Criteria:

- INCLUSION CRITERIA - Age greater than or equal to 6 months - Partial lipodystrophy (either genetic or acquired) - Previously or currently treated with metreleptin under NIH study 02-DK-0022 and/or NIH study 13-DK-0057. - Documented metabolic benefit from prior or current metreleptin treatment, defined as one or more of the following: - TG reduction greater than or equal to 30% OR - HbA1c reduction greater than or equal to 1% OR - Decrease in insulin requirements greater than or equal to 40% OR - Decrease in episodes of pancreatitis OR - Improvement in steatohepatitis OR - Withdrawal of metreleptin led to marked worsening of metabolic parameters EXCLUSION CRITERIA - Availability of metreleptin to the patient either as an approved drug, or through local compassionate use or expanded access programs. - Known HIV infection or HIV-associated lipodystrophy. - Psychiatric disorder impeding competence or compliance. - Any medical condition or medication that will increase risk to the subject. - Current alcohol or substance abuse. - Subjects who have a known hypersensitivity to E. coli derived proteins.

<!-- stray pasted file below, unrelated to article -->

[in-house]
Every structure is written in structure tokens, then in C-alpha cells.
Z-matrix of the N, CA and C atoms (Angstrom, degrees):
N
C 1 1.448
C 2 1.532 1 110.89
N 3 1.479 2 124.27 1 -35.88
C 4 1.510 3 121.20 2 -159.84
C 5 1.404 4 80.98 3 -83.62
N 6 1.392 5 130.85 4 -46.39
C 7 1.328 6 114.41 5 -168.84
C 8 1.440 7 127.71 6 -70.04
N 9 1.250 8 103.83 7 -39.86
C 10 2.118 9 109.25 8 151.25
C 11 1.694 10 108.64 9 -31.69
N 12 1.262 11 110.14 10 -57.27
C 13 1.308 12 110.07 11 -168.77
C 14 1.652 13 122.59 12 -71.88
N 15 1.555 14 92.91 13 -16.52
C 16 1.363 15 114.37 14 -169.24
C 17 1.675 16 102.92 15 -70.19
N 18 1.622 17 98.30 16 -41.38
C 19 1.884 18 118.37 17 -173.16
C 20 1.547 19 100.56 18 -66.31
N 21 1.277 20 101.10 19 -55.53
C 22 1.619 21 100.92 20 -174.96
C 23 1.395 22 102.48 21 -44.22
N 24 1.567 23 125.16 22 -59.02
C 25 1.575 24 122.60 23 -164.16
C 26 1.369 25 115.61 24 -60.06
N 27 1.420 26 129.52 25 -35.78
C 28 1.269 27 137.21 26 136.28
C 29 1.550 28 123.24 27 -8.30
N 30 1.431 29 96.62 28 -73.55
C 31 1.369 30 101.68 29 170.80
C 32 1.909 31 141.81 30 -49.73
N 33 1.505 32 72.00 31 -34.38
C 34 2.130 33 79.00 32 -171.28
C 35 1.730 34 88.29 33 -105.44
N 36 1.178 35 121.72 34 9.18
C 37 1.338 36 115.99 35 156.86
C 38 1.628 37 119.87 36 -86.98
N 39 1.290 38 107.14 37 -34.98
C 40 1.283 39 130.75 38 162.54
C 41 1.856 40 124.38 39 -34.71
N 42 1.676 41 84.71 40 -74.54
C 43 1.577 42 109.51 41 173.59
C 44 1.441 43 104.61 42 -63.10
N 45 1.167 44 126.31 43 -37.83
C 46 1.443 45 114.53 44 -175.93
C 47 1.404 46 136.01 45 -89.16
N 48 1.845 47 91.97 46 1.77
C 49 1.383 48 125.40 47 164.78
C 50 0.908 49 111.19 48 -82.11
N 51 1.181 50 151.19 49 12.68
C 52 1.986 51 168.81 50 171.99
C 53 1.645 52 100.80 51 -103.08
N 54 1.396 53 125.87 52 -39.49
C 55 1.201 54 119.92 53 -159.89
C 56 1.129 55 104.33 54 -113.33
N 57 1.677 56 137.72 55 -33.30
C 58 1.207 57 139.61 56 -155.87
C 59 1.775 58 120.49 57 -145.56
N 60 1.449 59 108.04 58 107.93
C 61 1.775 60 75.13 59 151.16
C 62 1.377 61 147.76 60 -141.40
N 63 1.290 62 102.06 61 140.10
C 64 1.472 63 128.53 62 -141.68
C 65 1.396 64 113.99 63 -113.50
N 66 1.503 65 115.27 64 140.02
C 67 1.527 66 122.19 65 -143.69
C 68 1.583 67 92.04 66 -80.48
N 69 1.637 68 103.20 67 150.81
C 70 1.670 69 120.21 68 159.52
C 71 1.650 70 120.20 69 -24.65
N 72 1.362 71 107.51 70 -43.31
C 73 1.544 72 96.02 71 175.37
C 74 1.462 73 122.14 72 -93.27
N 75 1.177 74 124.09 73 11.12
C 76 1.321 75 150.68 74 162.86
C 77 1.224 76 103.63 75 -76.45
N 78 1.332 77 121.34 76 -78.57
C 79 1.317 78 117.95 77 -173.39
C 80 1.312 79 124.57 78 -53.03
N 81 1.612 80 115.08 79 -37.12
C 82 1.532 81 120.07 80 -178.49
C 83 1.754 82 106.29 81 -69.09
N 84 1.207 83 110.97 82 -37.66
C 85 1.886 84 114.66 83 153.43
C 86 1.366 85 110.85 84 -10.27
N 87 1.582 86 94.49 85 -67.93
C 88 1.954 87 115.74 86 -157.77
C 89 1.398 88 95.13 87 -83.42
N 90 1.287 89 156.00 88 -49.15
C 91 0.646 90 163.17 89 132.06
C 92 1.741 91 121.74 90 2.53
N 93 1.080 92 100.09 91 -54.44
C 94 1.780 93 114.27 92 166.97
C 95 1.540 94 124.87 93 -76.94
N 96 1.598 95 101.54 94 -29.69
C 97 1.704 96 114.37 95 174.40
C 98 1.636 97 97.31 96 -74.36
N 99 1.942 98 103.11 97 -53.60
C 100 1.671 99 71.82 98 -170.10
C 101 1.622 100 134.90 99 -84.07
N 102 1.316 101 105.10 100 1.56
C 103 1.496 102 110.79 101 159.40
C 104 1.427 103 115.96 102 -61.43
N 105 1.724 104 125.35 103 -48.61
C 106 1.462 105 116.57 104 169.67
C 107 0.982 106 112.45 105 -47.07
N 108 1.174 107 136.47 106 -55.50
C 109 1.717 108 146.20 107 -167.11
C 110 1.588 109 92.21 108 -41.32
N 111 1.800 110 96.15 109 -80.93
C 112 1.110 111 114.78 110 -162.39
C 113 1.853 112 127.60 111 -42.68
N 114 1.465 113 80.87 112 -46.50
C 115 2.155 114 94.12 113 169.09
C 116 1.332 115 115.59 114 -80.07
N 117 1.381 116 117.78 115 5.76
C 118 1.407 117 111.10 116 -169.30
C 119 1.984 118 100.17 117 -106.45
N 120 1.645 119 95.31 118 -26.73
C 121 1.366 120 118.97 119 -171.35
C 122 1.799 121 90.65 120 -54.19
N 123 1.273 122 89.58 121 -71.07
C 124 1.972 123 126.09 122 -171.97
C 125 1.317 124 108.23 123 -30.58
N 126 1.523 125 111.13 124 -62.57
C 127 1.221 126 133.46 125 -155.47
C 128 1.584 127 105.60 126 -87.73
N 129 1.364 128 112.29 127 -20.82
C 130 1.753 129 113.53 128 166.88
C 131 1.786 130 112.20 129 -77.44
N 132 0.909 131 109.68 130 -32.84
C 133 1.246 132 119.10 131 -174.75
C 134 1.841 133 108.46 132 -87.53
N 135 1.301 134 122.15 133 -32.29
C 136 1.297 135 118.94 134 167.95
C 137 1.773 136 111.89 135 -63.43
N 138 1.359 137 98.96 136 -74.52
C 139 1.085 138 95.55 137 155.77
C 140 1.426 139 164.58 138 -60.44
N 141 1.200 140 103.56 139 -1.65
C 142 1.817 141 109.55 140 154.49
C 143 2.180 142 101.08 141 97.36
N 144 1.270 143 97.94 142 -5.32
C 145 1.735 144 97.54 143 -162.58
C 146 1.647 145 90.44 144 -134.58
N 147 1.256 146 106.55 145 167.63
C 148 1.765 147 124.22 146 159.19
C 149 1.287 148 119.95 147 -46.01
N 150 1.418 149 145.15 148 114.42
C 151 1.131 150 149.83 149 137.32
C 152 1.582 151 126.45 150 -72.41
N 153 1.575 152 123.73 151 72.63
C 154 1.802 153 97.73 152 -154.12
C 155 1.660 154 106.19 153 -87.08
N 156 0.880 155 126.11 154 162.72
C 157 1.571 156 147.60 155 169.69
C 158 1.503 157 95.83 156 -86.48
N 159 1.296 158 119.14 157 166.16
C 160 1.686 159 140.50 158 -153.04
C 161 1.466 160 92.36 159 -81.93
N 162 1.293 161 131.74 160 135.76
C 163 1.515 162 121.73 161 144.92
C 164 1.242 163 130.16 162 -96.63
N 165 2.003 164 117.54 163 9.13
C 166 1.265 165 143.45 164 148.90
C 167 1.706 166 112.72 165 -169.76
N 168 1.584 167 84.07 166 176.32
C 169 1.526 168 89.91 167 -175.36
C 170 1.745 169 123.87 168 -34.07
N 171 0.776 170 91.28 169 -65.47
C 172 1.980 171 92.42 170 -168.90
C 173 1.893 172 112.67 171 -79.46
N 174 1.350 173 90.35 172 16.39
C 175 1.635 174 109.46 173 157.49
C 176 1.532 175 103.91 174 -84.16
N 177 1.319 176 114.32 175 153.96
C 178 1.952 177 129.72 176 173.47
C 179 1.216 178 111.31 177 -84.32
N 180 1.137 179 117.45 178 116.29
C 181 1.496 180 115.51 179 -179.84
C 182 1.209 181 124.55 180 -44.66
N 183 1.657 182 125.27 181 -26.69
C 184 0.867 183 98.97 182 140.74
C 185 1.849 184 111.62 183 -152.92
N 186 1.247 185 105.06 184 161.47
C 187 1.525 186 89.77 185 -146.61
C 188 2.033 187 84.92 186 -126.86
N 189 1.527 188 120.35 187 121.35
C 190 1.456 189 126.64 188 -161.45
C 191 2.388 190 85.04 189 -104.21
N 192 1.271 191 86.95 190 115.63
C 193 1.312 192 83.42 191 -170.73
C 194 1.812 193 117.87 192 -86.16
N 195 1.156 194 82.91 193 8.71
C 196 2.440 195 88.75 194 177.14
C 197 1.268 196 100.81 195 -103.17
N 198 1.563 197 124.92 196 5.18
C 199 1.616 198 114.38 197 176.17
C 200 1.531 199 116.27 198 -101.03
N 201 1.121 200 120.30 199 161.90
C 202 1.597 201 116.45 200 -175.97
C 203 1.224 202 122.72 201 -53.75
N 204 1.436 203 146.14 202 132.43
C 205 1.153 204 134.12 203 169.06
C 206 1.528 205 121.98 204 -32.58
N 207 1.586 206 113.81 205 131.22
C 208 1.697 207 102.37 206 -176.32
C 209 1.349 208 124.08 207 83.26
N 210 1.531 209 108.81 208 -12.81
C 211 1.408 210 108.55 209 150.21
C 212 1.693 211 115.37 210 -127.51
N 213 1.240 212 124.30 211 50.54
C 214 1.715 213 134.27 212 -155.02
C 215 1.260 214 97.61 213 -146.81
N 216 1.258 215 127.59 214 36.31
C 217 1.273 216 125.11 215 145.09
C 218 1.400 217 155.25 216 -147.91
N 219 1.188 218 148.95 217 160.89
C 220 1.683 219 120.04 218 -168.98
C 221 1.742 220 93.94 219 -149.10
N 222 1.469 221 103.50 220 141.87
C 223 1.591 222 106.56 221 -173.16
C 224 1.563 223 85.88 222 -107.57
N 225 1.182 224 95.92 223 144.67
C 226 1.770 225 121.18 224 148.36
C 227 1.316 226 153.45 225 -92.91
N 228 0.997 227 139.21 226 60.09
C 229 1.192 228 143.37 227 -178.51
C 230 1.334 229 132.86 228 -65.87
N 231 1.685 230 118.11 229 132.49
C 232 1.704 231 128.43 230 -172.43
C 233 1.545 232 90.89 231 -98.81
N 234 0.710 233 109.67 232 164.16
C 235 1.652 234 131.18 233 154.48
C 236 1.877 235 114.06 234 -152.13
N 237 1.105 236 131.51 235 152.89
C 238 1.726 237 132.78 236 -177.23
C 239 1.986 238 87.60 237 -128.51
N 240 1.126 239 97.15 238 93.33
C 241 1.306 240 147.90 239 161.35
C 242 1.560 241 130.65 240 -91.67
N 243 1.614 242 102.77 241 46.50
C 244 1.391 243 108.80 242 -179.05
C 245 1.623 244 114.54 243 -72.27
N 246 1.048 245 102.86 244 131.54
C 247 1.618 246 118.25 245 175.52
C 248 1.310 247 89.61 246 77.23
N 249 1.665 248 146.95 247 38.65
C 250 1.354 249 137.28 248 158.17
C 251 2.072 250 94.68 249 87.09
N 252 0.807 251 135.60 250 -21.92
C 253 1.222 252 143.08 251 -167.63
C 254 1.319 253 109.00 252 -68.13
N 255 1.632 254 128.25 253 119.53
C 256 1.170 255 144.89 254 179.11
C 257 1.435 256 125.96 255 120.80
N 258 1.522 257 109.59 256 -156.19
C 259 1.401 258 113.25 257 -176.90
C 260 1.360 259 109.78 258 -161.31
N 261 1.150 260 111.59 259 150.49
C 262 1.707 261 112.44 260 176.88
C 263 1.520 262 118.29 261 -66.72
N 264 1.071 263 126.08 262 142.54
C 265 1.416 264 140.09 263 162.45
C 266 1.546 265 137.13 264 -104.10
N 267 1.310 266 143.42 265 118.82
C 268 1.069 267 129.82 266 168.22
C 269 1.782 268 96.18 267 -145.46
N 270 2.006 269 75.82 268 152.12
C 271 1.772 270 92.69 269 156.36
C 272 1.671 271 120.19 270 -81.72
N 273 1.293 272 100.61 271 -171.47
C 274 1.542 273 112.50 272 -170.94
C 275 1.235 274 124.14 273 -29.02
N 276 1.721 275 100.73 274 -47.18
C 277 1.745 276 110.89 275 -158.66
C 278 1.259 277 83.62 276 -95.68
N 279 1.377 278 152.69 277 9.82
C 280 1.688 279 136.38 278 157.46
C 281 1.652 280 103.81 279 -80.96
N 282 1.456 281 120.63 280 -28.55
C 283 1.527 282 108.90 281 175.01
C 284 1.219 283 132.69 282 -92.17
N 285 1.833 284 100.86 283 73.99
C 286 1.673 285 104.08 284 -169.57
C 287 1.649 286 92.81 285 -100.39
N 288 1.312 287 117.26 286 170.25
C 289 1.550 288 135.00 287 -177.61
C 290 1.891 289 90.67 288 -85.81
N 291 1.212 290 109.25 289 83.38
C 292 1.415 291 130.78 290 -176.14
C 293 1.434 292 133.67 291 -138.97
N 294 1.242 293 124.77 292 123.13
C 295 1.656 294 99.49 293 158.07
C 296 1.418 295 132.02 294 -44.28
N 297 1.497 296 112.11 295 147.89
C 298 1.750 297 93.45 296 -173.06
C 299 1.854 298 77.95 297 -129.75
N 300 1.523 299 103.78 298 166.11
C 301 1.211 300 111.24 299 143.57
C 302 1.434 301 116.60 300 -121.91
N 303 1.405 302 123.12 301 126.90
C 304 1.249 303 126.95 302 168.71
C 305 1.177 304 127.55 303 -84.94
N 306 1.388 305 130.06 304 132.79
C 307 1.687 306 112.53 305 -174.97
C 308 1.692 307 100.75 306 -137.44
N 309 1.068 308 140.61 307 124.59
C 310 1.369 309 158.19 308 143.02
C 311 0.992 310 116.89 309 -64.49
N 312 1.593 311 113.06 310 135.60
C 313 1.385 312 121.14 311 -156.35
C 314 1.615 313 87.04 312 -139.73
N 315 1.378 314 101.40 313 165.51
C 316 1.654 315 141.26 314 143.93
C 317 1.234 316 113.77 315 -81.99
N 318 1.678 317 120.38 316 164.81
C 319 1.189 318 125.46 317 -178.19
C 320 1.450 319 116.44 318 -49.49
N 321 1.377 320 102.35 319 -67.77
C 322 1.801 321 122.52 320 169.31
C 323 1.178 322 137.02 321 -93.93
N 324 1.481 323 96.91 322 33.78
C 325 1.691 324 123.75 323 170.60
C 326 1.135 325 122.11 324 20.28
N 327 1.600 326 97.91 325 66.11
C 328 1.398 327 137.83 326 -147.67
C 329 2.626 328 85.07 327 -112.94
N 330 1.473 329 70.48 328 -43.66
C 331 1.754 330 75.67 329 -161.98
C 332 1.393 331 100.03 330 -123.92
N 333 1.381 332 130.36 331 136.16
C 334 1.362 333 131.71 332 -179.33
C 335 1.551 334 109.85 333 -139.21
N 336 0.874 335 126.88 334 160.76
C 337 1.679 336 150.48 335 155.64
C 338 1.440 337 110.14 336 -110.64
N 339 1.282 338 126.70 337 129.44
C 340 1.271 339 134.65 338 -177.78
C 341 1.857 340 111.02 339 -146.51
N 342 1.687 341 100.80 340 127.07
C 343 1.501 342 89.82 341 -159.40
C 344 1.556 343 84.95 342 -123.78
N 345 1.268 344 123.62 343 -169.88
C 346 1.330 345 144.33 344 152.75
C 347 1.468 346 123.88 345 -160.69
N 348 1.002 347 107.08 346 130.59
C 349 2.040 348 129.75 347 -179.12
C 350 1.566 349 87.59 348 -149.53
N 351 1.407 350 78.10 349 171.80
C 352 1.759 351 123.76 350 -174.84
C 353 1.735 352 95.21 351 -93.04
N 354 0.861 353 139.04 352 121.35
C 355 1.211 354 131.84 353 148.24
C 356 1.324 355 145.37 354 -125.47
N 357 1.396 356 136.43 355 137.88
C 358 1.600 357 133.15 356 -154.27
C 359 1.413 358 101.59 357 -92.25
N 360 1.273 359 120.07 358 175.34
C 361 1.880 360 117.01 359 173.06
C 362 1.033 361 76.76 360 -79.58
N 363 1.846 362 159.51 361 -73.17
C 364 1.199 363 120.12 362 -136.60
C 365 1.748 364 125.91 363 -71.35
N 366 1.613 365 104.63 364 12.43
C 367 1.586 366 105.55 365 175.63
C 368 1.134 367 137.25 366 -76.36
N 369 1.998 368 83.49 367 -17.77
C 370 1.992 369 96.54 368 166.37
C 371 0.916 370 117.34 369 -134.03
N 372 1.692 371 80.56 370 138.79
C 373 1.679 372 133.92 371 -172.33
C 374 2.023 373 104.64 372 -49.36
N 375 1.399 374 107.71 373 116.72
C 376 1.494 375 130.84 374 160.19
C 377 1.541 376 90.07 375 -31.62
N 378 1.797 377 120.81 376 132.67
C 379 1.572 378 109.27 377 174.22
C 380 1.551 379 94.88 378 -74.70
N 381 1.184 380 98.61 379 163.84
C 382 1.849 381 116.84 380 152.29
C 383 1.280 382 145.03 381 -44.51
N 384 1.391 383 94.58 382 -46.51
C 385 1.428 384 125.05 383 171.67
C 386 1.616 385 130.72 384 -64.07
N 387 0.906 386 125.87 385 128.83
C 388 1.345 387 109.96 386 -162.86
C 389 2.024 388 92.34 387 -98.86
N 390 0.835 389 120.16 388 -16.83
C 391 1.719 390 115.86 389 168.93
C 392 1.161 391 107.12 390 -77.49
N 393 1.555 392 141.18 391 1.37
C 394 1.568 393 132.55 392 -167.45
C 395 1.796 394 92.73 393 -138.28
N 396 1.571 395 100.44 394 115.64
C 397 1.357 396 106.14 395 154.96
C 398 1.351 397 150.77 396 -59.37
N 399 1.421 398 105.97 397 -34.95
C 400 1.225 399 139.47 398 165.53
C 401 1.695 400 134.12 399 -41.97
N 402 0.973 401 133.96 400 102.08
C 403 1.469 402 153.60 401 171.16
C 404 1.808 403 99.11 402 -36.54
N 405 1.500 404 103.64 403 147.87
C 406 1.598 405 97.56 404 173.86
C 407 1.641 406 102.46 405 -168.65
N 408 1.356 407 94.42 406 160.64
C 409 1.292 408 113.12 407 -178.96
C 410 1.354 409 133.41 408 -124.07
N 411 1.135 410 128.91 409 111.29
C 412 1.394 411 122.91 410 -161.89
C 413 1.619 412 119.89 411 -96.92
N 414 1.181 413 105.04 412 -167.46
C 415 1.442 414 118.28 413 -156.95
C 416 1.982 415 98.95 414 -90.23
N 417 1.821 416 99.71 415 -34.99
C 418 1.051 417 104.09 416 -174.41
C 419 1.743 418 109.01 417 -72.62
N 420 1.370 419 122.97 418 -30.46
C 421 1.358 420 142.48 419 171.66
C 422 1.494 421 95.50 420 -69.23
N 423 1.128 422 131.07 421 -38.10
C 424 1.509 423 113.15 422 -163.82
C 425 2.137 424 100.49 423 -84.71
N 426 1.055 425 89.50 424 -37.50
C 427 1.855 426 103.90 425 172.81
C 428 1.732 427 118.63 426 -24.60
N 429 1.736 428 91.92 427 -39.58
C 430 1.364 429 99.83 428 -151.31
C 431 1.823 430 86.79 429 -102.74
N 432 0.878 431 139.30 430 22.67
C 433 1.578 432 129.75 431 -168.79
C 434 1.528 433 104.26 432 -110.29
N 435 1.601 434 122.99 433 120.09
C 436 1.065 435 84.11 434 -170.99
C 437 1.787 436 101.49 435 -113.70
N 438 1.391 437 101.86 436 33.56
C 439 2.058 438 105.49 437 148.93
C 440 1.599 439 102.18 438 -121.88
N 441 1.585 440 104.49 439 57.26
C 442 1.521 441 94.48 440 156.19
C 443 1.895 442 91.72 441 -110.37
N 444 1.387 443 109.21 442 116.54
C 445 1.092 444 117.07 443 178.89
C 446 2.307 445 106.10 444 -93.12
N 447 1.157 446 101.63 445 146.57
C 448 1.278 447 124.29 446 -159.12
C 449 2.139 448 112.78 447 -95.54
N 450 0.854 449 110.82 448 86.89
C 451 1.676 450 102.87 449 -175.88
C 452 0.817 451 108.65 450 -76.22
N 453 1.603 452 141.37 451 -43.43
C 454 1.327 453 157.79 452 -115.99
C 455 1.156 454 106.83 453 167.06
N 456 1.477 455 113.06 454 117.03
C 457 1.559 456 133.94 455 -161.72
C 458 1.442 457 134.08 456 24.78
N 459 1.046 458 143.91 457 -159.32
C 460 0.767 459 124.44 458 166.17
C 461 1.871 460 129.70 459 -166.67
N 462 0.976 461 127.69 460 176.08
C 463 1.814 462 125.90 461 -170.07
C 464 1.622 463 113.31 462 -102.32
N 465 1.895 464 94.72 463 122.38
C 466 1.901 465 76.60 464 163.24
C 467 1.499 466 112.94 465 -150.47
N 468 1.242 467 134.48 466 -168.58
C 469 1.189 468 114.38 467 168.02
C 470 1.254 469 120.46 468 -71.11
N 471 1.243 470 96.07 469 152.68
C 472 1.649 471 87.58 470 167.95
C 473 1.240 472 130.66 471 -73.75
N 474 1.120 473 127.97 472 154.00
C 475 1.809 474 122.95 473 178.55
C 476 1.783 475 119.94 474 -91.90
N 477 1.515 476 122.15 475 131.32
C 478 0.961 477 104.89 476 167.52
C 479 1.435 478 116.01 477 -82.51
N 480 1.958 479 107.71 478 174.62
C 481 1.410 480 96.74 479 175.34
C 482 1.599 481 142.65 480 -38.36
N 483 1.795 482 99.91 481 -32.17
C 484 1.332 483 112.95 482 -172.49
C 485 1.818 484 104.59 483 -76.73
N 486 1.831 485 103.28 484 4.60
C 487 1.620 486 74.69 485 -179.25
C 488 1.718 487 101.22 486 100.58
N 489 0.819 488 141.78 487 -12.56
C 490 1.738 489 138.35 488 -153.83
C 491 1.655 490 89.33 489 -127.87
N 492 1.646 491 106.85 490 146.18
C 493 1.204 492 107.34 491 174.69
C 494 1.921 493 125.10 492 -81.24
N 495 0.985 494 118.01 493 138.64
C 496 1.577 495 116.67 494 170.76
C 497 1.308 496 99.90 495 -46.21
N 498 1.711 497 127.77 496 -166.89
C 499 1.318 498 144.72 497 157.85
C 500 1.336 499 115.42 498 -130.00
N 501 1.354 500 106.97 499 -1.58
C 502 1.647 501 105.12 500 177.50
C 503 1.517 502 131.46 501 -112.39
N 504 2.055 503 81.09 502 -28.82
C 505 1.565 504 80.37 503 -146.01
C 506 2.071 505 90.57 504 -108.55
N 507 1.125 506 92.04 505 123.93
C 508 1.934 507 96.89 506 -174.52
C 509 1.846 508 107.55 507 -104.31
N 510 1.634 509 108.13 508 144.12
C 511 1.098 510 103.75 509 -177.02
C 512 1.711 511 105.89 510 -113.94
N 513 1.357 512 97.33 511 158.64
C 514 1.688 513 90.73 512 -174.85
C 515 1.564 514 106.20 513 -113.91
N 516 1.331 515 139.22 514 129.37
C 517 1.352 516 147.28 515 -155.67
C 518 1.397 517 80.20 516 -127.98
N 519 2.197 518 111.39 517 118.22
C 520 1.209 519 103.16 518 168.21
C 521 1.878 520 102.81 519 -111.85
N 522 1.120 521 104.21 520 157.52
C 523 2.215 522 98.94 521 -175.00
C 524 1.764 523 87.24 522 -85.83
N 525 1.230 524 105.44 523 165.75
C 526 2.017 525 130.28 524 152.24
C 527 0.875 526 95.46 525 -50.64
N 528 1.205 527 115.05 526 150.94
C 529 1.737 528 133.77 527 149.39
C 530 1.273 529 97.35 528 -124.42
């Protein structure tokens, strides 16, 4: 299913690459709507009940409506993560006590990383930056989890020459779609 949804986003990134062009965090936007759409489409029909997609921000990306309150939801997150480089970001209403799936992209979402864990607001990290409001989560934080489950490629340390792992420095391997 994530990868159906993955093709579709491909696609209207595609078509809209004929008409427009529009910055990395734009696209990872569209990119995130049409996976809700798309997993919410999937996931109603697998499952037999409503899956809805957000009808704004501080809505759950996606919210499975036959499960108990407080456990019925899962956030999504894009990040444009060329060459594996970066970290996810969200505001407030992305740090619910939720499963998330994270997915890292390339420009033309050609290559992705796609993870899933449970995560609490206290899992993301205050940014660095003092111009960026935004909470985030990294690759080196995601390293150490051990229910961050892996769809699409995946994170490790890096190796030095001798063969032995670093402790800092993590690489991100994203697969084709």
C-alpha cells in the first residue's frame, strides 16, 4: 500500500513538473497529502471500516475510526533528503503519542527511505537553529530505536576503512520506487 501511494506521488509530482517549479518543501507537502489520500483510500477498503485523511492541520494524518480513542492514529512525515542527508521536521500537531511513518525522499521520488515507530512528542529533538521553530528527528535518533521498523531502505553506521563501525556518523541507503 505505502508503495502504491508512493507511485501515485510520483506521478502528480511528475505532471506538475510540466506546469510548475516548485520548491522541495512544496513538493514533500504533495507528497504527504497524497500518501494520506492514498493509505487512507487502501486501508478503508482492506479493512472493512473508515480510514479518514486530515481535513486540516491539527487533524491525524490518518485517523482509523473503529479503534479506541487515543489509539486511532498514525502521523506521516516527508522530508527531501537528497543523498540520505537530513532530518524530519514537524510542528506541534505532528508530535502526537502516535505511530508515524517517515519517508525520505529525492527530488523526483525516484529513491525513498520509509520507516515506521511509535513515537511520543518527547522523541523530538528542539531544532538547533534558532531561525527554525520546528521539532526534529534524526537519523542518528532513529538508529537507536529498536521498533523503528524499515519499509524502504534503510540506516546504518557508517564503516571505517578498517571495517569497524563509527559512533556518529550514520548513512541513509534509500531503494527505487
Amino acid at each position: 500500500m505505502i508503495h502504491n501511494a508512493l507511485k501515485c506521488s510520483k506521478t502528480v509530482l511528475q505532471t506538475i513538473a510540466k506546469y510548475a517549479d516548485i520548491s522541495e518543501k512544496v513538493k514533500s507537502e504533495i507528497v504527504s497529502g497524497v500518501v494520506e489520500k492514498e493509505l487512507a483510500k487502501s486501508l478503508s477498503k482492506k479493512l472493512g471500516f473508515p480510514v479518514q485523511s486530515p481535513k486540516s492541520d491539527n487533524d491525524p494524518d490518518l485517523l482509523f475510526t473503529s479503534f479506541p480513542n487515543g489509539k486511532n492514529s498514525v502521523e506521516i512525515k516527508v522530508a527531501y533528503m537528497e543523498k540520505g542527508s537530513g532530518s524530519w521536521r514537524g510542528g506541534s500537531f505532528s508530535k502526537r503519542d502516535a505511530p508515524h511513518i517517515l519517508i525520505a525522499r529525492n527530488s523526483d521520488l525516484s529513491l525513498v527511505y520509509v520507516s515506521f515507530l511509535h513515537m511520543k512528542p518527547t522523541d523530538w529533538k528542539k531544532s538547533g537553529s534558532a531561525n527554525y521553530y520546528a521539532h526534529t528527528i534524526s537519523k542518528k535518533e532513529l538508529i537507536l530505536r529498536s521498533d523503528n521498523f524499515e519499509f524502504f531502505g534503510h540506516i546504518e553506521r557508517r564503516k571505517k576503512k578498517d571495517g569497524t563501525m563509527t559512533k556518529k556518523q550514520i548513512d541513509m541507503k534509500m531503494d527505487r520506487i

NCT ID:

NCT02262806


Primary Contact:

Principal Investigator
Rebecca J Brown, M.D.
National Institute of Diabetes and Digestive and Kidney Diseases (NIDDK)

Megan S Startzell, R.N.
Phone: (301) 402-6371
Email: megan.startzell@nih.gov


Backup Contact:

Email: brownrebecca@mail.nih.gov
Rebecca J Brown, M.D.
Phone: (301) 594-0609


Location Contact:

Bethesda, Maryland 20892
United States

For more information at the NIH Clinical Center contact Office of Patient Recruitment (OPR)
Phone: 800-411-1222
Email: prpl@cc.nih.gov

Site Status: Recruiting


Data Source: ClinicalTrials.gov

Date Processed: January 21, 2020